Even without Anwar in the picture, however, Mahathir’s statist economic instincts will be tempered by the diverse and young coalition he heads. Observers have noted that PH fielded far younger candidates during the election (compared to BN’s candidates, who were generally older). Many of these younger candidates have strong private sector or civil society backgrounds, and this group within PH will demand a more technocratic and consultative approach to policymaking than BN’s approach, which was more top-down and sensitive to racial dynamics. One potential result is that Malaysia could see the introduction of policies which would support broad-based economic growth in the medium term. Mahathir himself has strongly championed anti-corruption and “restoring power to democratic institutions,” which will have a corresponding impact on the transparency of the business climate in Malaysia.
While some observers have rightly noted that Mahathir himself was not known for his probity when he was last Prime Minister, parties in the PH coalition that won the largest numbers of seats were the ones that made anti-corruption and transparency the core of their platforms, and will likely hold Mahathir to account for any lapses.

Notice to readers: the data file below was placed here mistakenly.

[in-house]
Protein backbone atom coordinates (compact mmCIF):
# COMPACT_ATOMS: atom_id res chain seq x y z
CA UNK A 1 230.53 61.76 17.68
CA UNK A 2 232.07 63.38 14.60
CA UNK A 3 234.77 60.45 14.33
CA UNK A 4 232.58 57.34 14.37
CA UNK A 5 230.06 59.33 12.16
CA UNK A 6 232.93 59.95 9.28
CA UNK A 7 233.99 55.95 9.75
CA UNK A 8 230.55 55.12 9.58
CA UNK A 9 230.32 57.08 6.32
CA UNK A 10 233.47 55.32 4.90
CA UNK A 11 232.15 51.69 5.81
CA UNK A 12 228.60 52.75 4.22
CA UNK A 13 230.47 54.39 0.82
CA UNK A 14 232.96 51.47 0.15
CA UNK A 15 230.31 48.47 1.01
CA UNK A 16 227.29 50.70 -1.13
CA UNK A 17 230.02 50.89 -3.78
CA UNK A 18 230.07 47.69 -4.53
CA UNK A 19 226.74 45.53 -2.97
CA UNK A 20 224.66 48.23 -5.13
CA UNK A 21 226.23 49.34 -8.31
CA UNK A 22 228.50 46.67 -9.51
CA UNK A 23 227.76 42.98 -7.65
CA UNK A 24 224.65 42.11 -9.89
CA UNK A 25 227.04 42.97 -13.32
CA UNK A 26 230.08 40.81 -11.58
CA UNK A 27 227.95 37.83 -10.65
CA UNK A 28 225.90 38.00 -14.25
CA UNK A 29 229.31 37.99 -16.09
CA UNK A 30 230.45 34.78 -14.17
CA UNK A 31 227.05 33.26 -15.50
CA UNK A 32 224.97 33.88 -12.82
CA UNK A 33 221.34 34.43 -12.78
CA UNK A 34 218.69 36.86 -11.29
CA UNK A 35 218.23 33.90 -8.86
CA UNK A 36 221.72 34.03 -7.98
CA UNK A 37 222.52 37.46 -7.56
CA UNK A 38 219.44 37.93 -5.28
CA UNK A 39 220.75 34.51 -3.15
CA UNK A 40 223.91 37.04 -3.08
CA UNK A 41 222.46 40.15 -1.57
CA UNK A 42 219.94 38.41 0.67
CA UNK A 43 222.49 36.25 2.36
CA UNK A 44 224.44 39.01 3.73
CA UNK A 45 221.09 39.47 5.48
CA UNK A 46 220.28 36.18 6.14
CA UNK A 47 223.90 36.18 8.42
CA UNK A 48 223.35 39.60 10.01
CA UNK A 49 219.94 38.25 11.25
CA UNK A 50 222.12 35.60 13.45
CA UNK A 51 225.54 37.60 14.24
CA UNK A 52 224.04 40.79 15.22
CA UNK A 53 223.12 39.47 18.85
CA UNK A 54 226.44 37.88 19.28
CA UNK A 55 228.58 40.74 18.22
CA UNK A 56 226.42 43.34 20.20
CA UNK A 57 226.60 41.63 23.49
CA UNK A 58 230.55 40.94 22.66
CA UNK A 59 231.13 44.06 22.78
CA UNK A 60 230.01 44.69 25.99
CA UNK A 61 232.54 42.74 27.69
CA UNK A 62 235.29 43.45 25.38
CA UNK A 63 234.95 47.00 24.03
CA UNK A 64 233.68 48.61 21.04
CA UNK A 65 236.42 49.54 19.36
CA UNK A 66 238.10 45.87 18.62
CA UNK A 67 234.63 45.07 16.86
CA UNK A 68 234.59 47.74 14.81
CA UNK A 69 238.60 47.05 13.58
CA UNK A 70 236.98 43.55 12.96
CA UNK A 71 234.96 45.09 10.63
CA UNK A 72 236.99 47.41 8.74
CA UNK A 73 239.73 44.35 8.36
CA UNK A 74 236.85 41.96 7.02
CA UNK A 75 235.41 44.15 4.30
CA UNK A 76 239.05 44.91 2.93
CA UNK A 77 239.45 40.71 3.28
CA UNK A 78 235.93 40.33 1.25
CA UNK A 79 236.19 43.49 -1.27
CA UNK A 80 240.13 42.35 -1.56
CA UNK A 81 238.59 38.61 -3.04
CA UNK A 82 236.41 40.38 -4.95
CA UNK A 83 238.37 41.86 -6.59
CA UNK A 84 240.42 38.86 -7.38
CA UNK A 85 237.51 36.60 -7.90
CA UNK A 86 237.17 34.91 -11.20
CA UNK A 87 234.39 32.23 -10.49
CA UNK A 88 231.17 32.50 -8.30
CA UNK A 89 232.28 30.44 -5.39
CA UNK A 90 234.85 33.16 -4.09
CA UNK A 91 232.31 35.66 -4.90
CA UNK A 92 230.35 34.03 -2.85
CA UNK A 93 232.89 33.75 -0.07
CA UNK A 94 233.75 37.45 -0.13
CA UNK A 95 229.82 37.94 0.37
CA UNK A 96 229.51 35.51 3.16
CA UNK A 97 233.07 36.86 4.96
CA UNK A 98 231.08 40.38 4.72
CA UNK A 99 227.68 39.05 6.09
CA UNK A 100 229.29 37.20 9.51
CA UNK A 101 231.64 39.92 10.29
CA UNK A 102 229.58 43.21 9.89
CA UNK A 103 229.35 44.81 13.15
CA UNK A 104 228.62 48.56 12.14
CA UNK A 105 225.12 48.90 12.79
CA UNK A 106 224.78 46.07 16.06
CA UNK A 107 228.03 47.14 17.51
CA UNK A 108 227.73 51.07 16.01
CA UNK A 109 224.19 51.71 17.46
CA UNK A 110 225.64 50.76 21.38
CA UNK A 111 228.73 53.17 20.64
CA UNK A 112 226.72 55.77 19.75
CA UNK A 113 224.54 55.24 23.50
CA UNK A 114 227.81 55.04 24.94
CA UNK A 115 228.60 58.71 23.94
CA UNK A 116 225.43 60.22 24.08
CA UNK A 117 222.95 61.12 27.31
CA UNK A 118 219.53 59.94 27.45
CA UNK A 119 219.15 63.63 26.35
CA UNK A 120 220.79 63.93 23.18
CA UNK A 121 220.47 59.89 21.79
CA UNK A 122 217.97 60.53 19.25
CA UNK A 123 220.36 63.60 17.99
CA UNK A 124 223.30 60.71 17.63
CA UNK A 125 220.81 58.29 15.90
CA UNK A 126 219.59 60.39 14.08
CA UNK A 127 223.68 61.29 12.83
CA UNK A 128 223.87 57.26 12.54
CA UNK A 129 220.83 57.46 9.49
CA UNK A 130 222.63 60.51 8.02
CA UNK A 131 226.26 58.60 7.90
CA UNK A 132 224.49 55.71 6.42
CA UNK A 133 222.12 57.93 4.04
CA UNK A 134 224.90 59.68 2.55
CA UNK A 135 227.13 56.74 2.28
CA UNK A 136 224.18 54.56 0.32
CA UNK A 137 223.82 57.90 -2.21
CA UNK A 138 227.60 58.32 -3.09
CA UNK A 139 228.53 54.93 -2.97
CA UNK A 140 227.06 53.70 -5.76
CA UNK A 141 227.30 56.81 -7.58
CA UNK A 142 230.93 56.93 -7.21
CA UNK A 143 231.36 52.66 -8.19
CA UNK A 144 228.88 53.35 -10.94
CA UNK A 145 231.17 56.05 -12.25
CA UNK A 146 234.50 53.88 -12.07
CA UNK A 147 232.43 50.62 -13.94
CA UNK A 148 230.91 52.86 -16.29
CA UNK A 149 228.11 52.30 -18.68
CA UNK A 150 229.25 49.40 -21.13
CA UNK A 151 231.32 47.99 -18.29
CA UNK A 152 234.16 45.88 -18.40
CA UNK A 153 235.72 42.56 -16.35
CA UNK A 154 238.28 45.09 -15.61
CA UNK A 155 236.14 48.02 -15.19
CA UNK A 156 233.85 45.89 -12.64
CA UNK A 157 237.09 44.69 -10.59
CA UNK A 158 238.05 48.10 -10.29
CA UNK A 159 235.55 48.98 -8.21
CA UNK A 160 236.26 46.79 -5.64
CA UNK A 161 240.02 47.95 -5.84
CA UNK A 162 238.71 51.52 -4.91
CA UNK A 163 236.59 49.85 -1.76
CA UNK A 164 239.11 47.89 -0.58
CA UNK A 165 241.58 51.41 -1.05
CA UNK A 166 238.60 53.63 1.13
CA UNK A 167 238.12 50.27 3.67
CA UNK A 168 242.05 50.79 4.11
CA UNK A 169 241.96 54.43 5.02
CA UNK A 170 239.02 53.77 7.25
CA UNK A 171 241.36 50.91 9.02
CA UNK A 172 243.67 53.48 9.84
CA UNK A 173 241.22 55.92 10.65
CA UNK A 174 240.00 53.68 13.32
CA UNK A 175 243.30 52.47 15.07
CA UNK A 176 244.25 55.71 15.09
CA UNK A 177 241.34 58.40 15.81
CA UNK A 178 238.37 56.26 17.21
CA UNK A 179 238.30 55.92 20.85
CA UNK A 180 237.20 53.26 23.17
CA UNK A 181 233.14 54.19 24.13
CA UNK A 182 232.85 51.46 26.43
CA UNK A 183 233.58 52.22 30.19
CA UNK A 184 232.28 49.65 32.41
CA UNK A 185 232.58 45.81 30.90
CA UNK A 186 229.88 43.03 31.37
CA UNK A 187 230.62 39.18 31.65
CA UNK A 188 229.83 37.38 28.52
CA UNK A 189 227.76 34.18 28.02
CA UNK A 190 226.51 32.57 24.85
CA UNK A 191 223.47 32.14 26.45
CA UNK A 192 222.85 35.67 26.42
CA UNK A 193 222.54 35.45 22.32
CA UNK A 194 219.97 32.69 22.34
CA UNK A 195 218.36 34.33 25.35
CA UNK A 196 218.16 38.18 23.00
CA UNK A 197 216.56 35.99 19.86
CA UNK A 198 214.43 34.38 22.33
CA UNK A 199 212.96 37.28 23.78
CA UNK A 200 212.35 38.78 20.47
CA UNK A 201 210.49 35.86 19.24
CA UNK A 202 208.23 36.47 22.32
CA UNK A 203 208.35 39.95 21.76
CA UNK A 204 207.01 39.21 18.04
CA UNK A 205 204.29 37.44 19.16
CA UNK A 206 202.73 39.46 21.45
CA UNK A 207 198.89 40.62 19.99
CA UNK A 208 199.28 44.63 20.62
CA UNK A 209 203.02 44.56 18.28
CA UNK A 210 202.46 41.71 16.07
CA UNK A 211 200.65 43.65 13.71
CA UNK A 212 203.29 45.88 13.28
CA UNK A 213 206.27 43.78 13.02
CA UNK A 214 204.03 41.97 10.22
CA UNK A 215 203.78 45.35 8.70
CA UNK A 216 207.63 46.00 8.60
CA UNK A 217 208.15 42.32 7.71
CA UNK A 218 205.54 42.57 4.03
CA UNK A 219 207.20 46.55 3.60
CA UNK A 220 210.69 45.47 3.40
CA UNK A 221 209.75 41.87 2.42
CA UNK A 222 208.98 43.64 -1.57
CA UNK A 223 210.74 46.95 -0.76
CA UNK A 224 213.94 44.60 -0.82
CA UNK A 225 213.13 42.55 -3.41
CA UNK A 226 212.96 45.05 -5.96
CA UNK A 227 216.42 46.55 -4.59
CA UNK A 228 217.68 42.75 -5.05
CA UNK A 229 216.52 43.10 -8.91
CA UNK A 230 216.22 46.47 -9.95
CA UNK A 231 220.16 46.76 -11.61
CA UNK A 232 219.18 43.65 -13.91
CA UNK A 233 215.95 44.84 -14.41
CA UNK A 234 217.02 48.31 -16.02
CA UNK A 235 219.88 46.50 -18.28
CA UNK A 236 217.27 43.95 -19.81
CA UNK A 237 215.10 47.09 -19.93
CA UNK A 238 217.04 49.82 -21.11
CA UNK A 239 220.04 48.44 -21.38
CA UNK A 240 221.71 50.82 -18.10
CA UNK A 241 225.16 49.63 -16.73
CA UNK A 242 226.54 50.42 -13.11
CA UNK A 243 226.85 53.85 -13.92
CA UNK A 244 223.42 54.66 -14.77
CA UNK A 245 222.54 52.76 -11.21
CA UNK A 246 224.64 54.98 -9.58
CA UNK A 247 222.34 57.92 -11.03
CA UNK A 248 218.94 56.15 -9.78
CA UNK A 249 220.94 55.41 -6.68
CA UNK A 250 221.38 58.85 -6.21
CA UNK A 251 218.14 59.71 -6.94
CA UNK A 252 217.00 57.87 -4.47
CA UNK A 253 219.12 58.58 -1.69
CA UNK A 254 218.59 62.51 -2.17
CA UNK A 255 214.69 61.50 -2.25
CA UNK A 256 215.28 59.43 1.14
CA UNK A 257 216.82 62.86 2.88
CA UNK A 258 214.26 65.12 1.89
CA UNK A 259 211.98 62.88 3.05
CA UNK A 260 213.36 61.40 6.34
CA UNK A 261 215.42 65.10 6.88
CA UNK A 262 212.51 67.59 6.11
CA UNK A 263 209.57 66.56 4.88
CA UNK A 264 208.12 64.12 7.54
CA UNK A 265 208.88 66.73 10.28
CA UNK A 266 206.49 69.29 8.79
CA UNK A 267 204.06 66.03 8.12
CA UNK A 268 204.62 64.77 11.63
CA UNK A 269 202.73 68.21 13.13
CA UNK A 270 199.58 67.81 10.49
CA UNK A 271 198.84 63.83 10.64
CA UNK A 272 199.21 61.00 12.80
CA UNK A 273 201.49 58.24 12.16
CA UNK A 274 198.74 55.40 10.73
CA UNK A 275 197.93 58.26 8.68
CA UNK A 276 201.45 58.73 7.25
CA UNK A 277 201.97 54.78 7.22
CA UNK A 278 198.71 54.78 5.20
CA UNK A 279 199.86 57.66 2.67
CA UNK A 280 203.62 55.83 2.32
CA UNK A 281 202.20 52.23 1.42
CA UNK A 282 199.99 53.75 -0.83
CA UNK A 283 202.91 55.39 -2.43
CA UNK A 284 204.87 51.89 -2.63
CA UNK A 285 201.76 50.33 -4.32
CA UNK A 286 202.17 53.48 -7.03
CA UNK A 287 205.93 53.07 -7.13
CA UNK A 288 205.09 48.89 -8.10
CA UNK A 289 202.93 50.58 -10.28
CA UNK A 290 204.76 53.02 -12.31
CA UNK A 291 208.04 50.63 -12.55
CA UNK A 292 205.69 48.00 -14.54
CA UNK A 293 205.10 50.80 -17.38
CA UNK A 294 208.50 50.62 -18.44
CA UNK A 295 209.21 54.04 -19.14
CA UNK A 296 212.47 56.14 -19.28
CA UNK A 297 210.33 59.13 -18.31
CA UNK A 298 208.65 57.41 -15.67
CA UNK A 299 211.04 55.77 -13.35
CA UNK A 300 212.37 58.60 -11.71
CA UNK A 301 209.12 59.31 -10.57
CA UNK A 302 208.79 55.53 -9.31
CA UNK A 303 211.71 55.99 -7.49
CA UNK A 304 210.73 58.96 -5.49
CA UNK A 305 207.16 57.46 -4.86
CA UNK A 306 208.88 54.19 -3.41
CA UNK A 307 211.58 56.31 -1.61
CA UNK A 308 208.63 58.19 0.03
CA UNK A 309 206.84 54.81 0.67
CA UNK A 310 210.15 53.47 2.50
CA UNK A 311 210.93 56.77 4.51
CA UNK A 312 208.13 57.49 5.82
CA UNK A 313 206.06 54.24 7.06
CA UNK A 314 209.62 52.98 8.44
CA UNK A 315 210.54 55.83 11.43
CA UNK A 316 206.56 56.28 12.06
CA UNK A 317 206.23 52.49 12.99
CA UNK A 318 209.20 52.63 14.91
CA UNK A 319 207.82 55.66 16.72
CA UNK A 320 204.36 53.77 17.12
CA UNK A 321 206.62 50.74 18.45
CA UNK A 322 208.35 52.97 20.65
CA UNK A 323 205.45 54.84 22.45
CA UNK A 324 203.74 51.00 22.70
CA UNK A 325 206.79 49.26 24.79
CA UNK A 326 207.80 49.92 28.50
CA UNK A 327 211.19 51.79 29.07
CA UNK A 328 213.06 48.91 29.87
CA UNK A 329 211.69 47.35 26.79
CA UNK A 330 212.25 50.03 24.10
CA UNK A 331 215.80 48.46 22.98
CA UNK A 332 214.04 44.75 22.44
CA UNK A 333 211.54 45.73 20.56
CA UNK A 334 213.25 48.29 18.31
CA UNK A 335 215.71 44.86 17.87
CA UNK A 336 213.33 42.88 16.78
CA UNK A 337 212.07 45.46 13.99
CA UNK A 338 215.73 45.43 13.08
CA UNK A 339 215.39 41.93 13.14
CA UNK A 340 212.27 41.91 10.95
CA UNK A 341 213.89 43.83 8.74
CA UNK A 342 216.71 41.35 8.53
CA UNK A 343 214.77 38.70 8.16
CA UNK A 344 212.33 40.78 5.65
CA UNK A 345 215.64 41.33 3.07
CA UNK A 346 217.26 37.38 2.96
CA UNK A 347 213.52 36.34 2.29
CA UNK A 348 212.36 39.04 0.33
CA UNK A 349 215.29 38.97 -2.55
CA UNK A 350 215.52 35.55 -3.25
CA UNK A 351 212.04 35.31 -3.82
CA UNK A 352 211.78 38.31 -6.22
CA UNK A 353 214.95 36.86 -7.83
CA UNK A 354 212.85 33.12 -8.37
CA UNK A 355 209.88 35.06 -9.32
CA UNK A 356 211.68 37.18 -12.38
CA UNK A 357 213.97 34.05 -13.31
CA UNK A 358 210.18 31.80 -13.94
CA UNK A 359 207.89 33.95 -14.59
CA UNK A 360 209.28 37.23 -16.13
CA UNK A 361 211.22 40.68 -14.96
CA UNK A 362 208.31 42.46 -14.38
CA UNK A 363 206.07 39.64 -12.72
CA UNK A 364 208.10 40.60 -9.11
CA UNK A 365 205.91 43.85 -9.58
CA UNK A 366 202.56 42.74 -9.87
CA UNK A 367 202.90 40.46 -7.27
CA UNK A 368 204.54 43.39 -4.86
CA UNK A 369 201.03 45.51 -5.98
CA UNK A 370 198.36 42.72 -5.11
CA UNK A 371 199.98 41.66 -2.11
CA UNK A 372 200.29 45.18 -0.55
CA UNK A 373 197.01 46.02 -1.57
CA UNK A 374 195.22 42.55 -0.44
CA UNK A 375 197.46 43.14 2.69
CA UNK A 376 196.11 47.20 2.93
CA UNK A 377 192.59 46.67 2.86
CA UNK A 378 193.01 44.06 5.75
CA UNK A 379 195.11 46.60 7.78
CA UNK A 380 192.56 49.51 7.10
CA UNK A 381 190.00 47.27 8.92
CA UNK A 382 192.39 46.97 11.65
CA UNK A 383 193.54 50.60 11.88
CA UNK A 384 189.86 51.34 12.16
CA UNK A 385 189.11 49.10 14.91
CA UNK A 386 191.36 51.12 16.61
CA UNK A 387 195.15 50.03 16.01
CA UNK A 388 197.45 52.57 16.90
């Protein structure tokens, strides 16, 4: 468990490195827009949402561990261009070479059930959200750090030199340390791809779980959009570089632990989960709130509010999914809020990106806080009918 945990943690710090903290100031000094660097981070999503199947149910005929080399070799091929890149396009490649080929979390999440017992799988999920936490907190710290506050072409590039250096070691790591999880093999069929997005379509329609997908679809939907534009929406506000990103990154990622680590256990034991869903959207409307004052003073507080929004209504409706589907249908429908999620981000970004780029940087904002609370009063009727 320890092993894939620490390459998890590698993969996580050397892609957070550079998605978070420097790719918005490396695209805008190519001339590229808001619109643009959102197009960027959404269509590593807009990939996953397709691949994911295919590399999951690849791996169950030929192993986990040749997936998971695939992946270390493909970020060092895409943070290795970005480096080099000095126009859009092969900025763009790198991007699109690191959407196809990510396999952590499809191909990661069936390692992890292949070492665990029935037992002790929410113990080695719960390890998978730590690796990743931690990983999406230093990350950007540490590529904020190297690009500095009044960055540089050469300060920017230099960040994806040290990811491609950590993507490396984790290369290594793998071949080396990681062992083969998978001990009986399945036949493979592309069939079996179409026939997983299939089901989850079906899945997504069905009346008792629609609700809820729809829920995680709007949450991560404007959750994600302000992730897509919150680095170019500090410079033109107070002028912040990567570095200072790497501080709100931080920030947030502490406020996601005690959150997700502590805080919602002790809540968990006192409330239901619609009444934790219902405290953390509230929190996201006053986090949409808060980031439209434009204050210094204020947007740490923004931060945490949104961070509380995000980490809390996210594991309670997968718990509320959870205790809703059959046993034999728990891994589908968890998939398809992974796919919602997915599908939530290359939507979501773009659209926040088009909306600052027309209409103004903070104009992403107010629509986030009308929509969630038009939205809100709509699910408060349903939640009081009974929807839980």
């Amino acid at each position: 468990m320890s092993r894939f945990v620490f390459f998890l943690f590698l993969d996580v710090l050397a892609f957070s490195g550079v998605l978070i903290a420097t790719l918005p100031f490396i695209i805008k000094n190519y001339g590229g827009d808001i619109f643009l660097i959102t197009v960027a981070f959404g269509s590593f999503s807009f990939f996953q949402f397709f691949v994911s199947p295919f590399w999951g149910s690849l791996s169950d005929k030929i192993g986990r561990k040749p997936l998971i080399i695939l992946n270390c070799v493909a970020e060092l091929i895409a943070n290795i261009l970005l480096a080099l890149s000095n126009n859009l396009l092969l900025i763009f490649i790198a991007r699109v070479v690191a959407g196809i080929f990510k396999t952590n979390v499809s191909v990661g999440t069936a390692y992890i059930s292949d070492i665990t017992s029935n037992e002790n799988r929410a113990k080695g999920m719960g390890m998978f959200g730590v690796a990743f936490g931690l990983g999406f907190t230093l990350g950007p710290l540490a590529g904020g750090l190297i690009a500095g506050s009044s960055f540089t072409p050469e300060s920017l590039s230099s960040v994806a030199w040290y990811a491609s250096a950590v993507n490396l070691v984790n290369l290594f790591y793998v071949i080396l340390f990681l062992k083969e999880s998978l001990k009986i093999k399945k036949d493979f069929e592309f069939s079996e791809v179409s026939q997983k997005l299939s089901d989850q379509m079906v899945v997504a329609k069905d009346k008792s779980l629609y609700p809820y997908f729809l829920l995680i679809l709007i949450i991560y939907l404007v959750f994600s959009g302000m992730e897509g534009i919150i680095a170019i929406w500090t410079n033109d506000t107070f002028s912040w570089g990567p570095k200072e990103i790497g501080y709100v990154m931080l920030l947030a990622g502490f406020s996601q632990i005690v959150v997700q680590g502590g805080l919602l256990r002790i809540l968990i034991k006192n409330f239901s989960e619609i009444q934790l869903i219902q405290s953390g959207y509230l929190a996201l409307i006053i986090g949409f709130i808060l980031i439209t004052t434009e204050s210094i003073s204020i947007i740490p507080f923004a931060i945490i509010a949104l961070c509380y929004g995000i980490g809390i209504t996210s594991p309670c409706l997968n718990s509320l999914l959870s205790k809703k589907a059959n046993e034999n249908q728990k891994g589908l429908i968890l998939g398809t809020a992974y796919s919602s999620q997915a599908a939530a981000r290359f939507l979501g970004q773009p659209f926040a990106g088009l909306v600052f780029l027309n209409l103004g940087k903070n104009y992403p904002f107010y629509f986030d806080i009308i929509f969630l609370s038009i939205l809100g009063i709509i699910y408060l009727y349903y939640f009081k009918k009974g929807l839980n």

In terms of foreign relations, however, Mahathir will likely exert far more personal influence. This will have a corresponding impact in how the government deals with investors from different countries. In the lead-up to the election, Mahathir strongly criticized Najib Razak, the outgoing Prime Minister, for “selling out” to China in terms of allowing China to participate in several large infrastructure projects in the country, most prominently the East Coast Rail Link (a 688-kilometre rail project on the east coast of peninsular Malaysia) as well as Forest City (a residential project on reclaimed land in the southern state of Johor).
Mahathir has implied that he would renegotiate these deals, which he claims were made on terms deeply unfavourable to Malaysian interests. As Mahathir works to rebalance Malaysia’s economic linkages and relationships away from China, other investment communities in the Middle East, Asia, Europe, and the U.S. may benefit.
Shaun Sandu and Jenn Beh are Associate Directors at Kroll, the global provider of risk solutions.
1] Jomo K.S. and Edmund Terence Gomez (2000) ‘The Malaysian development dilemma’, in Jomo K.S. (eds), Rents, Rent-Seeking and Economic Development, Cambridge University Press
2] During his last term as Prime Minister, Mahathir promoted the close cooperation between the private sector and government-linked companies as part of “Malaysia Inc.”, akin to how the Japanese government works closely with the private sector to guide their expansion overseas; see ‘Malaysian Foreign Policy in the Mahathir Era, 1981-2003: Dilemmas of Development’, by Karminder Singh Dhillon.